DAFF had substantial input to the report with the Department of Foreign Affairs and Trade and the Chinese co-authors. We are working with DFAT and other government agencies to implement its recommendations.
In November 2012, the minister travelled with an industry delegation to Vietnam and Thailand to strengthen ties and build trade opportunities for the agriculture sector. Australia’s trading relationship with these markets is significant, with agriculture, fisheries and forestry exports valued at nearly $2 billion in 2011–12. The trip marked the first visit to Vietnam by an Australian Agriculture Minister.
The Minister for Agriculture, Fisheries and Forestry, Senator the Hon. Joe Ludwig, meets Thailand’s Deputy Prime Minister and Minister of Agriculture and Cooperatives, Mr Yukol Limlamthong.
Negotiating market access
Animal products and food
We negotiate with trading partners to gain or maintain access for animal and food commodities. This may vary from ensuring access is maintained after a trading partner rejects an Australian export consignment, to reaching agreement with a major trading partner on production system and export certification requirements.
Market access achievements in 2012–13 included:
- reinstating kangaroo meat exports to Russia, which had banned imports since 2009
- minimising disruption to trade after outbreaks of notifiable avian influenza in New South Wales and Western Australia
- opening new markets for animal by-products including game trophies to South Africa, kangaroo-based pet food to New Zealand and emu oil to Hungary.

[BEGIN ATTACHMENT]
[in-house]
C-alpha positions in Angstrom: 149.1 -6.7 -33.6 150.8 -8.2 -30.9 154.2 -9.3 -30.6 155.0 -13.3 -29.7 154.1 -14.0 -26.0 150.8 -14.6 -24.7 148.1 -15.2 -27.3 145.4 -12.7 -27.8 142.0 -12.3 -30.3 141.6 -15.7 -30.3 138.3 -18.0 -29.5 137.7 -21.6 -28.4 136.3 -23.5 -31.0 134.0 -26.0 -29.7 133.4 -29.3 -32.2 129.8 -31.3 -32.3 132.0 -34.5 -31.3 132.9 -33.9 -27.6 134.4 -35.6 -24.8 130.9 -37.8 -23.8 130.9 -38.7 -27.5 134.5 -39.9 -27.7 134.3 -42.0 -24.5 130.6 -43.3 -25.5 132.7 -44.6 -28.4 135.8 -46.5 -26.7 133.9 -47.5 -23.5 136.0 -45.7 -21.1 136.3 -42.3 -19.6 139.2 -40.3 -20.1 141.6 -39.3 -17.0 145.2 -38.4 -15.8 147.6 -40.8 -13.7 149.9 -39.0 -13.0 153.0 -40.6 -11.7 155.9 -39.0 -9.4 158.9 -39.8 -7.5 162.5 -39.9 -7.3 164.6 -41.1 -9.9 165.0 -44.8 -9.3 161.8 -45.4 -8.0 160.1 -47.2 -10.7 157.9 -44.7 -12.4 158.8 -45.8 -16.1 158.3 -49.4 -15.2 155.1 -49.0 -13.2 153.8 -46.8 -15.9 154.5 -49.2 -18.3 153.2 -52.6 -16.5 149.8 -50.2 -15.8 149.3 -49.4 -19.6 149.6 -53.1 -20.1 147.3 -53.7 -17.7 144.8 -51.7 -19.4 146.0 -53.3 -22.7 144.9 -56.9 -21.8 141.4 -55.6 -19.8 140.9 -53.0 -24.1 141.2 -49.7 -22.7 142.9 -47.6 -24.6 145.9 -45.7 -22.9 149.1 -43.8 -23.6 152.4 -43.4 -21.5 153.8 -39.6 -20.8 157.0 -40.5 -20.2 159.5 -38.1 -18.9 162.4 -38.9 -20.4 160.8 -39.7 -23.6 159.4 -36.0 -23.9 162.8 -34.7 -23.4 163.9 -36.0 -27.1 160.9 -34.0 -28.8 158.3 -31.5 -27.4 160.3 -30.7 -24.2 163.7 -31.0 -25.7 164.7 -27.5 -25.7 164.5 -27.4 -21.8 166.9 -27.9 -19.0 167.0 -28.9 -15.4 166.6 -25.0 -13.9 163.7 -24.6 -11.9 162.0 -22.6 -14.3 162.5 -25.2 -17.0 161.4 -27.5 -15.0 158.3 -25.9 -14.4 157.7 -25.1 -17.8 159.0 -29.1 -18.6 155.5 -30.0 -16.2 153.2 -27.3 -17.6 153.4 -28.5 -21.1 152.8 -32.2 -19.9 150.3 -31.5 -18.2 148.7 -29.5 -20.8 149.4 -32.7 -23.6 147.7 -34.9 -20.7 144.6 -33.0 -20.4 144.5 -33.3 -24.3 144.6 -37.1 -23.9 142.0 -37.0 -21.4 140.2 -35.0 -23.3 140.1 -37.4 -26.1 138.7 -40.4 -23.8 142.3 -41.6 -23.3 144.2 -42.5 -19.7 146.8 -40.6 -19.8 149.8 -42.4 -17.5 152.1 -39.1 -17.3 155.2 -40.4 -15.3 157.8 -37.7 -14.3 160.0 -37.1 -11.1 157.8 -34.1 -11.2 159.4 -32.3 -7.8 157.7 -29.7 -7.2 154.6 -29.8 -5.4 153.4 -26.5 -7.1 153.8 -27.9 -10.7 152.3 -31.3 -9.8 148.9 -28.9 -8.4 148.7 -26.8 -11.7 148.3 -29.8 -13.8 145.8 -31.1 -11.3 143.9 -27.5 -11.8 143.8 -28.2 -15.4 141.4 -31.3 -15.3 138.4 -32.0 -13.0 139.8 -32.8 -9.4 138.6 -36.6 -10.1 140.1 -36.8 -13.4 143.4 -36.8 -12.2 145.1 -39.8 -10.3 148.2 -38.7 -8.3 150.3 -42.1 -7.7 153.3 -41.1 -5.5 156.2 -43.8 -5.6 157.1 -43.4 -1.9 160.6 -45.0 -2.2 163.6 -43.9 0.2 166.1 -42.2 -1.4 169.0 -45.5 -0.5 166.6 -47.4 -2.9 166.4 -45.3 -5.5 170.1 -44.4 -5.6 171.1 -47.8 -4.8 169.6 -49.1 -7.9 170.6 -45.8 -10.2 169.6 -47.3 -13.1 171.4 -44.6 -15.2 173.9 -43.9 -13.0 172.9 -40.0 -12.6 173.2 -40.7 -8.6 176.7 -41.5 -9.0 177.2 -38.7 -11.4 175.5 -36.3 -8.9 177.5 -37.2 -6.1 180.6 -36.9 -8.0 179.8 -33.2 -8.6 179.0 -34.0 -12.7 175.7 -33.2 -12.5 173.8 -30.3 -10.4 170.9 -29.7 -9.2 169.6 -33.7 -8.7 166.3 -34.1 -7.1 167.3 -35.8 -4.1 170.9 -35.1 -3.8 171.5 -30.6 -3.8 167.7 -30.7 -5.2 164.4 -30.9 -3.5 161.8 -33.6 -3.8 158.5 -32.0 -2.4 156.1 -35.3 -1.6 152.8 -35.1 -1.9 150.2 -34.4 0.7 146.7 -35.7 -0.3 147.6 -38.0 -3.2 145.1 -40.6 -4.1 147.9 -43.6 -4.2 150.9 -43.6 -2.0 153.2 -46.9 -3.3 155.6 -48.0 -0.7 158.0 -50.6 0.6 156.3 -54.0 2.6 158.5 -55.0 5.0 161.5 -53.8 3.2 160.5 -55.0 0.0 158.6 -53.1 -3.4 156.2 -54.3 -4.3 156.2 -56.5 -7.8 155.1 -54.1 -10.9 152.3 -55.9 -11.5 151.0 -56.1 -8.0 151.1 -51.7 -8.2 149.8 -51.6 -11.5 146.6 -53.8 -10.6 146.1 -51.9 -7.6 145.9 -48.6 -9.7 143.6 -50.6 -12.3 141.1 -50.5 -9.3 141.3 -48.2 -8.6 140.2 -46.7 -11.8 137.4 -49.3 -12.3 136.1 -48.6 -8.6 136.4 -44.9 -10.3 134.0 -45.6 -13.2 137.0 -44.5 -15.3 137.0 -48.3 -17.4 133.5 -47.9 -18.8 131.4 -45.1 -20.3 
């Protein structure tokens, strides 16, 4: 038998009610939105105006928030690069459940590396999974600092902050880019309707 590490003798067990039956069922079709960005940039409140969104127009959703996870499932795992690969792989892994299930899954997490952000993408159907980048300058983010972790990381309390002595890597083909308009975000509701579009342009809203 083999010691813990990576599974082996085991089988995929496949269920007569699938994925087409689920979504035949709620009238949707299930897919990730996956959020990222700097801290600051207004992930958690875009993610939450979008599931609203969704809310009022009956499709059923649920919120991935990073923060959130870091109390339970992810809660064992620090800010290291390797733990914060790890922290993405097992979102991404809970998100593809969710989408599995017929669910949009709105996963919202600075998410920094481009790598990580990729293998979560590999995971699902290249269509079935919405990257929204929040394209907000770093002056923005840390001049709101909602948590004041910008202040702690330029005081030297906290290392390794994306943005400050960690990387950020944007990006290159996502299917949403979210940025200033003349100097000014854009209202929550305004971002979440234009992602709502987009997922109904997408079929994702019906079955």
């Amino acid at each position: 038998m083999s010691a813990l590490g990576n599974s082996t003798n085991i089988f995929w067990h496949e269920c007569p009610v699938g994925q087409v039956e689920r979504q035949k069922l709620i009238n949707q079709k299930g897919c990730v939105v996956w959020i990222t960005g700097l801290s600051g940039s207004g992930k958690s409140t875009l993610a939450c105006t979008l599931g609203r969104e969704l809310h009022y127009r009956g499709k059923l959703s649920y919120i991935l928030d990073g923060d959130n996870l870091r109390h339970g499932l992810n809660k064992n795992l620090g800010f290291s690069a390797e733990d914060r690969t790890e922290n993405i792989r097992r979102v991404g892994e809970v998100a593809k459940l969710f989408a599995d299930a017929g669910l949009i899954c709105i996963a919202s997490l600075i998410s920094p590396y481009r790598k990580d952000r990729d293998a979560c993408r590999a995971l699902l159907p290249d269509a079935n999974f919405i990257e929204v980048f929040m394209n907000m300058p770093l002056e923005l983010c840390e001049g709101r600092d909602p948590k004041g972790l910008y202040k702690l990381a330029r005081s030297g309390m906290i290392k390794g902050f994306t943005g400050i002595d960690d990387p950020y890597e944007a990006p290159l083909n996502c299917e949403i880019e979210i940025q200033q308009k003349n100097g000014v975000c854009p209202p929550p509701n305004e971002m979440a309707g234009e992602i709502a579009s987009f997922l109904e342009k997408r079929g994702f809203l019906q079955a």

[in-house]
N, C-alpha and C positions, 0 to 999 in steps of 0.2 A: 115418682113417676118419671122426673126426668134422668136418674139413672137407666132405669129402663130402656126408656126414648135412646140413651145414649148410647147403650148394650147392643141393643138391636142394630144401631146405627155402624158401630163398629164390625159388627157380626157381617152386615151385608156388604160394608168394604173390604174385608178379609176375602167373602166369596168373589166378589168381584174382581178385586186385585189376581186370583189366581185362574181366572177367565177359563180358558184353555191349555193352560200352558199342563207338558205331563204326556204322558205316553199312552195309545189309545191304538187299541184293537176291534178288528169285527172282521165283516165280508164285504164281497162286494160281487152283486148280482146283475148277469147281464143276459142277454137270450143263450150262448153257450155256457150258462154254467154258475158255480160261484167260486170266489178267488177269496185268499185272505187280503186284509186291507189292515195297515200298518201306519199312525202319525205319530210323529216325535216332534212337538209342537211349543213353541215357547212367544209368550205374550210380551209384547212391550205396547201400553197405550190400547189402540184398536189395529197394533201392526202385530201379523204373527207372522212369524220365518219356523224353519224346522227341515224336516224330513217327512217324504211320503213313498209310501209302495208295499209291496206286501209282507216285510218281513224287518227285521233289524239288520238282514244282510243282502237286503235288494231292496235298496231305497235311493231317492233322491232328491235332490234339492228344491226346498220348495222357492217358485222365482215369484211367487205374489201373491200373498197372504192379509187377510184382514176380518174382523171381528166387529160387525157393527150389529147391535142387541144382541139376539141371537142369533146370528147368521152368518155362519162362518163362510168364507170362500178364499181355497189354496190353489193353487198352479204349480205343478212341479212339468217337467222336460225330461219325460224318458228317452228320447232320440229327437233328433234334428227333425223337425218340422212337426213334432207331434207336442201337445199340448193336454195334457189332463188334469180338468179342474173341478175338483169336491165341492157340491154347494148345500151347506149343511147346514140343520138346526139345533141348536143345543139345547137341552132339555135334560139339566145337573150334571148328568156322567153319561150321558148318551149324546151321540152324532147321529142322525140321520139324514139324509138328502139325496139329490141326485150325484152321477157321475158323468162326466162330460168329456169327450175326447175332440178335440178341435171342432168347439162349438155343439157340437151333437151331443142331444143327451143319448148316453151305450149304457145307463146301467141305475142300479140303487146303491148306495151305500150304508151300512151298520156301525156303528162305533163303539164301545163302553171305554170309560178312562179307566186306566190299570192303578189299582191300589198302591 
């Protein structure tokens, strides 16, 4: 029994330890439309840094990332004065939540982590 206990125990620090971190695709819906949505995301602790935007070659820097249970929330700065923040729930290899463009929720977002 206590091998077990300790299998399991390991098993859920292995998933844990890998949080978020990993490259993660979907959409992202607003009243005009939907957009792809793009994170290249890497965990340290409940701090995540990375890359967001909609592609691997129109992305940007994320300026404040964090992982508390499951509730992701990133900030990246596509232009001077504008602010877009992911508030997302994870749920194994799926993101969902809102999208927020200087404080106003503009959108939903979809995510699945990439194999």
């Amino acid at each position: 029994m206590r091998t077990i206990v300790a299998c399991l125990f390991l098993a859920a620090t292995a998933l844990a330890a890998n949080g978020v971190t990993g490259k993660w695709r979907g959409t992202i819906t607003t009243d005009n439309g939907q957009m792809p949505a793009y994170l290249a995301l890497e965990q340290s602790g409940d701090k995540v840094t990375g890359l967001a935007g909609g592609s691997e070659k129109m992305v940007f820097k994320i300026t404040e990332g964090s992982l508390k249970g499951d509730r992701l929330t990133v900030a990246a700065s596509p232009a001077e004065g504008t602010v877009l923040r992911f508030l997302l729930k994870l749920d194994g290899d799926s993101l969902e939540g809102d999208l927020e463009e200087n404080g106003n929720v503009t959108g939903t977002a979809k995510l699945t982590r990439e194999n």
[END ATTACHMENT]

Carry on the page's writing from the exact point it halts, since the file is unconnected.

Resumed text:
We hosted groups of auditors and other technical experts from trading partners, as successful outcomes from these visits are necessary to maintain or improve market access. The Republic of Korea, Malaysia, the Russian Federation, Vietnam, China, Thailand and the European Commission undertook audits of meat, fish or dairy exports establishments in 2012–13. We worked with industry to address any adverse findings and trade has continued with all markets.
In February 2013, the Philippines and Australia agreed on a revised protocol for a range of Australian horticulture commodities after more than two years of negotiations. The agreement was the result of significant collaboration between DAFF, the horticulture industry and state agriculture departments. The new protocol will benefit Australian fruit exporters.
The new arrangements allow for in-transit cold treatment to ensure products arrives in good condition. Australia is the first country the Philippines has allowed to cold-treat produce while in-transit.
In September 2012, India approved Australia’s export certification of sheepmeat, goatmeat and pork and their products, after 11 years of negotiations. Exports to India commenced immediately. Market access had been closed since late 2001 when India changed its import health requirements.
India has a domestic sheep industry that produces meat and wool, but economic growth and development means it is unable to meet the increasing demand for high-quality meat for the international hotel, restaurant and supermarket trade. The reopened market offers considerable opportunities for Australian meat exporters.
Developing international food standards
Australia continued to play a strong leadership role in the development of international food standards through the Codex Alimentarius Commission (Codex).
Australia provided significant input to standards adopted at the 35th Codex session in July 2012, including maximum residue limits (MRLs) in cattle and pig tissue (kidney, liver, muscle and fat) for ractopamine. This was a positive outcome for Australia’s pork industry, as several trading partners had been waiting for adoption of Codex MRLs in order to set their own national regulations.